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On 19 March 1791 the metre, the base of the new metric system, was theoretically defined as being equal to the ten millionth part of one quarter of the terrestrial meridian. Practically, the length of the meridian still had to be set up, however.

In its "report on the choice of units of measure", the Academy of Science defined the various steps that this work would involve: the length of the meridian would be determined by triangulation, from an arc of 9 and a half degrees between Dunkirk and Barcelona.

Already in 1718, Jacques Cassini used this method to measure the meridian between Dunkirk and Collioure. Triangulation consists of marking a route by a network of highly visible landmarks: tower, peak, church spire, etc., these points representing a series of connected triangles. The method involves trigonometry calculations. Knowing all the angles formed by two adjacent triangles and at least one of the lengths in one of these triangles, we can determine the lengths of all sides in both triangles.

Juvisy Pyramid (picture)

The triangulation and determination of the latitudes were to be carried out by Cassini ( the son of Jacques Cassini), Legendre and Méchain.

Monge and Meusnier were to measure the bases. In June 1791, Cassini simply visited with Méchain the base of Villejuif at Juvisy, Paris (the obelisk is currently known as the *Pyramide de Juvisy*). Although Cassini expected to be able to use this old base, which had already been used by his father in 1739, his grandfather in 1701, and Abbot Picard in 1670 when they carried out their triangulation calculations ; he was unable to do so. Cassini then stayed in Paris to help Borda. Monge and Legendre did very little in fact. Meusnier left to join the Rhine army and was killed in 1793. Delambre, who had just joined the Academy of Science was then nominated to replace them.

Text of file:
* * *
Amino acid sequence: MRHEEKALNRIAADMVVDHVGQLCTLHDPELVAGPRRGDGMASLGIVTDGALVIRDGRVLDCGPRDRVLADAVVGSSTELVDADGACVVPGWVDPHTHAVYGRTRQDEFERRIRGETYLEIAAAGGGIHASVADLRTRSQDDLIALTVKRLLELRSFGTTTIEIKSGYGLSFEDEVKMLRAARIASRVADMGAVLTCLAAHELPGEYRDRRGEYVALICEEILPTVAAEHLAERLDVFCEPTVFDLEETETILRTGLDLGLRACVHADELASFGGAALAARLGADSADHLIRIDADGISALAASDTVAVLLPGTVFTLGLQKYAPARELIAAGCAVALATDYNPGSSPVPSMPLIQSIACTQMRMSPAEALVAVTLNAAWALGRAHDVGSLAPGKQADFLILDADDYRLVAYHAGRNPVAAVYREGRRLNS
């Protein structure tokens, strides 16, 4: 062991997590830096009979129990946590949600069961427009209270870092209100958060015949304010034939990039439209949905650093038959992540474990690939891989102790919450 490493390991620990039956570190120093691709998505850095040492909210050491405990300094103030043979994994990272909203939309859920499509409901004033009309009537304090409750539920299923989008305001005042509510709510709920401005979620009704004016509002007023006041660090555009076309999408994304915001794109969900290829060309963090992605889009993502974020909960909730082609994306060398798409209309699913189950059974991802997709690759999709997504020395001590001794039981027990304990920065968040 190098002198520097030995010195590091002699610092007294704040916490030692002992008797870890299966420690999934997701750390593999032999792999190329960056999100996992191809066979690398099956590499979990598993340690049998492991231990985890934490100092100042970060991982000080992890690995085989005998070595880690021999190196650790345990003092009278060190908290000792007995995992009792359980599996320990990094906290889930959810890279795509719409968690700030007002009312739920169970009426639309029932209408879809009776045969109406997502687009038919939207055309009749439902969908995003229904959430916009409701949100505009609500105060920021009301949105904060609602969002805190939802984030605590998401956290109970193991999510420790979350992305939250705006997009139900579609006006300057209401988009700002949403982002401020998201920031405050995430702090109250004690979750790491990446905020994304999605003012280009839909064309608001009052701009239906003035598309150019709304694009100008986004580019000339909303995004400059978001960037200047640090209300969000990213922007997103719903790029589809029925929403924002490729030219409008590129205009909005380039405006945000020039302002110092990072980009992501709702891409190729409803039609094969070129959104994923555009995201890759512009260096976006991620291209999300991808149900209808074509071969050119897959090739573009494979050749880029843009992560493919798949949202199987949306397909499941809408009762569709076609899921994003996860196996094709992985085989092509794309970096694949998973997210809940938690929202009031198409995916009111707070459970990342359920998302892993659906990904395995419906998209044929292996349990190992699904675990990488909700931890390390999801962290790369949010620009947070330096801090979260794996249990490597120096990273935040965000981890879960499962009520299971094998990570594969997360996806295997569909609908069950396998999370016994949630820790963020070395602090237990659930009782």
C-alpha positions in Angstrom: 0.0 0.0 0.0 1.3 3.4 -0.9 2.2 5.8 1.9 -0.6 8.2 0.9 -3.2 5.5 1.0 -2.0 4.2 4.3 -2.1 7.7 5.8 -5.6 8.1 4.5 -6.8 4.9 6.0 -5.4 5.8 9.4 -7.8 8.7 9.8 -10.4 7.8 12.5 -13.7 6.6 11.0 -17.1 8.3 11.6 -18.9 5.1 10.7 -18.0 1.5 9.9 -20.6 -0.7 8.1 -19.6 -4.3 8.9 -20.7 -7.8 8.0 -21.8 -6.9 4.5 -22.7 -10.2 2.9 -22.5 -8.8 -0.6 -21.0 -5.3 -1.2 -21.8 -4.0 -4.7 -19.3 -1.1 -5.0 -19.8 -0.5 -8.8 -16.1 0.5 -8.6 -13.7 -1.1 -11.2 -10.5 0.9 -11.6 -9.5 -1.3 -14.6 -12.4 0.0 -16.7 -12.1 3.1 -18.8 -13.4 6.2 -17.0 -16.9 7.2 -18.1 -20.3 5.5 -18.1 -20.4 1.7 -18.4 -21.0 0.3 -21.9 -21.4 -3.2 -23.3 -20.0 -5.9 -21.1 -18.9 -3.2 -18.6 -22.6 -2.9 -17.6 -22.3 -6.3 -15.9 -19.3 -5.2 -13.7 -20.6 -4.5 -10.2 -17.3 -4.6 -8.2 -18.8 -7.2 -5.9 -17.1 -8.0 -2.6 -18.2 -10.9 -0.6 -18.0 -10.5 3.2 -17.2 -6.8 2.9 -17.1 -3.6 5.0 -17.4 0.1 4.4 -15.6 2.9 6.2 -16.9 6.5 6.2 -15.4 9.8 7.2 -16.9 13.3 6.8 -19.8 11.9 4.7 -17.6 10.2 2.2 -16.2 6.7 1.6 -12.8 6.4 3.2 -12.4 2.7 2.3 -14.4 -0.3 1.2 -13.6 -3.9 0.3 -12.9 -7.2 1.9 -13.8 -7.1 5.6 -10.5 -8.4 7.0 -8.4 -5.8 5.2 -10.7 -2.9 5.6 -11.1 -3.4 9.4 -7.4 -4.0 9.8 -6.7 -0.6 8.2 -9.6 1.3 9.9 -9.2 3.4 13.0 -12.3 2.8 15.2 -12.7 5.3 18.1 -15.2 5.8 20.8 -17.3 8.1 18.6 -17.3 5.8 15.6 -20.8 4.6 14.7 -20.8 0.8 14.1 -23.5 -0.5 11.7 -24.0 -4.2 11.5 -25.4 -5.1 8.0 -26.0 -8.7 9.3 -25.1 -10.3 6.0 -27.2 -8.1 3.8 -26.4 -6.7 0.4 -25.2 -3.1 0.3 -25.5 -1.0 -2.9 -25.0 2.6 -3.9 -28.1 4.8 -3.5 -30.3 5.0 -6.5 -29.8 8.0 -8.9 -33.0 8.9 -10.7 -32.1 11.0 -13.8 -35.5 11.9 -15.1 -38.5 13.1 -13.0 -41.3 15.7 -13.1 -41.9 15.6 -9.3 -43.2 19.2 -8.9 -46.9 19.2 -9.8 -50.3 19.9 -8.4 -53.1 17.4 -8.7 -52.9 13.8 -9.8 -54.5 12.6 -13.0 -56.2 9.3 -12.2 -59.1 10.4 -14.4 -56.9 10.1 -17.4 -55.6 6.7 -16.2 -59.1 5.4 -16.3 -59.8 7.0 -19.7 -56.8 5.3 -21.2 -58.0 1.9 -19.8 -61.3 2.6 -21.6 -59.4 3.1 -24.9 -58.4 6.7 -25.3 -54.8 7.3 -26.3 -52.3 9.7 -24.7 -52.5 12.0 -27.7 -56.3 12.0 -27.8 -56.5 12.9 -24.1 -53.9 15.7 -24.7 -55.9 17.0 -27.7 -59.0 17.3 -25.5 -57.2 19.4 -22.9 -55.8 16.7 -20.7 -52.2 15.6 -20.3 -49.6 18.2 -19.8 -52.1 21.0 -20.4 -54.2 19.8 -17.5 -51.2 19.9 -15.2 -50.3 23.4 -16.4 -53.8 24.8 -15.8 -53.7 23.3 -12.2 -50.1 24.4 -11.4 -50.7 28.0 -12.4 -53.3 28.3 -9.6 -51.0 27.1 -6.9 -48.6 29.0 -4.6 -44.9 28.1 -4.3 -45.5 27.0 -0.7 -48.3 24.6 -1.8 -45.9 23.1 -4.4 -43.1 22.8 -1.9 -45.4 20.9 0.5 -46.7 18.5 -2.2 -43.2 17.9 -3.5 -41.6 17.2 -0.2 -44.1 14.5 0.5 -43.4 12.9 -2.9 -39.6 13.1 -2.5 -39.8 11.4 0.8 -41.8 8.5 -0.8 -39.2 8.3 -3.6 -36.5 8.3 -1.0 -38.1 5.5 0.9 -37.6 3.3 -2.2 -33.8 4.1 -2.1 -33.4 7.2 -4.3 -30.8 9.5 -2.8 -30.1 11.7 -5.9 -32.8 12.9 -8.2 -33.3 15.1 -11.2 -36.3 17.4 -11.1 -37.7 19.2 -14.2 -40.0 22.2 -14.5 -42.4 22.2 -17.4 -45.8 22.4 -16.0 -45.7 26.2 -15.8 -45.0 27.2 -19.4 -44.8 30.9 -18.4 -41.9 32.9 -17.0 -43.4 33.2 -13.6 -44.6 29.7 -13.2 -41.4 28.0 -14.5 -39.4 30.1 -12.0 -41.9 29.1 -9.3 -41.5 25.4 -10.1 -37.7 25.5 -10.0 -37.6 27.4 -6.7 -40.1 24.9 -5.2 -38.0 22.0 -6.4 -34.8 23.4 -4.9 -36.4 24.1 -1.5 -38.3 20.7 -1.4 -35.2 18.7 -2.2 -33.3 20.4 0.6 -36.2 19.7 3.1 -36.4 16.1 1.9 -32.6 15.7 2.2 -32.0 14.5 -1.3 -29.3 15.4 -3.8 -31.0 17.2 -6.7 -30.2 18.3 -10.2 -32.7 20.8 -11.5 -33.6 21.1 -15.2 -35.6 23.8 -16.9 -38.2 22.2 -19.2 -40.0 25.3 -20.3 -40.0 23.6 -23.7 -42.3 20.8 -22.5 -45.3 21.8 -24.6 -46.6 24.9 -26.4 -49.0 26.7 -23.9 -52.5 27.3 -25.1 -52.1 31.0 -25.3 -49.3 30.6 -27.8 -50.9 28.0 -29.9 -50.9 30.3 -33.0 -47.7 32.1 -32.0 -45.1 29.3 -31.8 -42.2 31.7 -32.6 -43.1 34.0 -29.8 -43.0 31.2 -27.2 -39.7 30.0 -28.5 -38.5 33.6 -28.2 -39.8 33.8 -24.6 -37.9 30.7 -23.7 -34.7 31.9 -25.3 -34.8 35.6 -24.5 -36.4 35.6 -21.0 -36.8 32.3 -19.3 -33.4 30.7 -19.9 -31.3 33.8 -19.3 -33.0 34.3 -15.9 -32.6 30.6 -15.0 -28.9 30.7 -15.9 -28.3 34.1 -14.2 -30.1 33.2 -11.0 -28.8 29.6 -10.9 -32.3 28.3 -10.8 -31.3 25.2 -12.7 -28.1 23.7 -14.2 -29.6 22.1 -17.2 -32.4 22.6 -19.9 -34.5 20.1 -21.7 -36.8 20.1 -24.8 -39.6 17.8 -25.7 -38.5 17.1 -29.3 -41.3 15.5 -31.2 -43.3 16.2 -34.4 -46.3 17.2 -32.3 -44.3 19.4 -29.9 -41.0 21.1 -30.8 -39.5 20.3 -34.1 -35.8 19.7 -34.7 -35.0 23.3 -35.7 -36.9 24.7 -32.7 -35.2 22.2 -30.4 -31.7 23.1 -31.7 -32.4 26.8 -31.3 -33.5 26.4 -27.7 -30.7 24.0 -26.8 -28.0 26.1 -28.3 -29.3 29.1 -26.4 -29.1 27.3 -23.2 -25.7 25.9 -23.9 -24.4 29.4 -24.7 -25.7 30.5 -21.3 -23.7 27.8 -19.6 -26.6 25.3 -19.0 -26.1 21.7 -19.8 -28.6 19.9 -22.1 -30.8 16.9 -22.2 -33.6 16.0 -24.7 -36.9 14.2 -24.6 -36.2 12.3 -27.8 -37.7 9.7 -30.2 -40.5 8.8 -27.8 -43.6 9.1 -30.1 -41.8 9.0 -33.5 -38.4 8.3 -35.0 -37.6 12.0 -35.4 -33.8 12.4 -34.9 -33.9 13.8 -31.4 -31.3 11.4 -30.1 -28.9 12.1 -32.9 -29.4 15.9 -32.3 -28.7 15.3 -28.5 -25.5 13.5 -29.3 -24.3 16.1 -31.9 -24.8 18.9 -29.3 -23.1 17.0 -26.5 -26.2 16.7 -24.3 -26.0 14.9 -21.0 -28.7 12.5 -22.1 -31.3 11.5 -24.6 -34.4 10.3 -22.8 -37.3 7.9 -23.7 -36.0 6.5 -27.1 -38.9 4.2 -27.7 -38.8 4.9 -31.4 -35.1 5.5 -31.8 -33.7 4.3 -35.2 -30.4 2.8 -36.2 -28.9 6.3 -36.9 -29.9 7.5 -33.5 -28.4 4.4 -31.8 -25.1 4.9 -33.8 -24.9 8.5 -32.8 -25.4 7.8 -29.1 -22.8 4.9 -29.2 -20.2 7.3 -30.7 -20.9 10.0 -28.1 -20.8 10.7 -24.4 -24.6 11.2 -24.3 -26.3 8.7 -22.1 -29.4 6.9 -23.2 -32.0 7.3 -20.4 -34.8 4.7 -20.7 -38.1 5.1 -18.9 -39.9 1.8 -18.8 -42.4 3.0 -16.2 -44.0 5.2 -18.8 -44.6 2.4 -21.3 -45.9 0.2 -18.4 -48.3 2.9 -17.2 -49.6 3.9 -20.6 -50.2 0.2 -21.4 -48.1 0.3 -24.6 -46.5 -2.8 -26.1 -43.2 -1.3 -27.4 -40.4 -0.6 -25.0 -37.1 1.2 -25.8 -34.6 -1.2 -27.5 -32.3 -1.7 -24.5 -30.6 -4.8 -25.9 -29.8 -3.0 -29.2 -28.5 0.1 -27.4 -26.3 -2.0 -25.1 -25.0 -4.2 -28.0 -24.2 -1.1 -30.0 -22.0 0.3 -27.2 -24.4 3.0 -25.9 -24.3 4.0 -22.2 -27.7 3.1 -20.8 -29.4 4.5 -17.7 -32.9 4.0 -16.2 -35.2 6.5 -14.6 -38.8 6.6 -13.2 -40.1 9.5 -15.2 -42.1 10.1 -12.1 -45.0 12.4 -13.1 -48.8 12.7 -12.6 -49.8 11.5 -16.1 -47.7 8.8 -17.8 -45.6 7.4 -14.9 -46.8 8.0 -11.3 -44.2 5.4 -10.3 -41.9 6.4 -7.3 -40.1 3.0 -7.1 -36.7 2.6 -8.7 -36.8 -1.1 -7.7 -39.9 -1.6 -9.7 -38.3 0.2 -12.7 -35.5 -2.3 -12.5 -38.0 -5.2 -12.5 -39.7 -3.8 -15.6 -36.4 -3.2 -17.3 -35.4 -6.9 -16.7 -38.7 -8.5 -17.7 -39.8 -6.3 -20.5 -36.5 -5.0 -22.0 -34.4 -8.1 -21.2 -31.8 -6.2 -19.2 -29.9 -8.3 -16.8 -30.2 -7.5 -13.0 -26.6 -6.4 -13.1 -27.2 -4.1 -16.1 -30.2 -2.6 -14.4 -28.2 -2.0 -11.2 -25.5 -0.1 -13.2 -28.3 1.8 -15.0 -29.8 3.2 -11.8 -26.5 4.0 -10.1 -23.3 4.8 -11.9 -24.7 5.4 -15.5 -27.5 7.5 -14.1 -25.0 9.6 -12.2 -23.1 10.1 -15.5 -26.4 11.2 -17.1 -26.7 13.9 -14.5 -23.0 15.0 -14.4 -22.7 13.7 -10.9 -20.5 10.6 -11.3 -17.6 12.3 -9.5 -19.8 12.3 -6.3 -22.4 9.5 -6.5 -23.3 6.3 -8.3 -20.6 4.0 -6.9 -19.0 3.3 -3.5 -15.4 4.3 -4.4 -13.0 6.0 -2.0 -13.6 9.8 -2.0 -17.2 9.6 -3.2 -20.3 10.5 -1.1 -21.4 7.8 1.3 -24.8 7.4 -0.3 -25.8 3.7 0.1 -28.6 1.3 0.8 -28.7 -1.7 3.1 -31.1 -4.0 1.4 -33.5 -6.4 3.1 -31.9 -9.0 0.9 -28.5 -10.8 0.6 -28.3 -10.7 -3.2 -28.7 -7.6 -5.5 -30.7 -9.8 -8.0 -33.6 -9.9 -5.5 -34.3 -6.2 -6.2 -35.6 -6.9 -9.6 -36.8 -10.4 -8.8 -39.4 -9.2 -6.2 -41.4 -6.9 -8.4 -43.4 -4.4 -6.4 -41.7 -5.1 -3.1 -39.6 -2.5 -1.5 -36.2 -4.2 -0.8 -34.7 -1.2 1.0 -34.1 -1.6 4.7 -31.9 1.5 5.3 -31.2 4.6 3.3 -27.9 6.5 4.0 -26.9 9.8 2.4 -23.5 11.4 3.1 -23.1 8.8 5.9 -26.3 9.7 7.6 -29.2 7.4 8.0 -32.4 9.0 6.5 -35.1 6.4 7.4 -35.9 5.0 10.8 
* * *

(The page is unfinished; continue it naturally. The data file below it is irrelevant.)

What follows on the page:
Measurement of the meridian arc involved the use of precision instruments and was partly justified by improvements to these instruments. Of much greater precision, these measurements would replace the previous ones taken fifty years before.

To determine the angles, our two geodesists were going to use the new Borda repeating circle. Using this innovation, angles could be measured to the nearest second, whereas with the quadrants used so far it had only been possible to obtain accuracy to the nearest 15 seconds. The ground measurements, in *Toise du Pérou* units, were to be made with copper-platinum bimetal rulers. Obviously, any other unit would have been suitable, since once the length of the quarter of the meridian is determined, dividing it by 10 000 000 would give the length of a metre. In this case, the length of the first metre was therefore expressed in *Toise du Pérou* units; in 1747, La Contamine had brought back this measurement unit from his expedition to the equator, but it only became a national standard on 16 May 1766 after a royal declaration.

Cercle répétiteur

(St Mandé, IGN)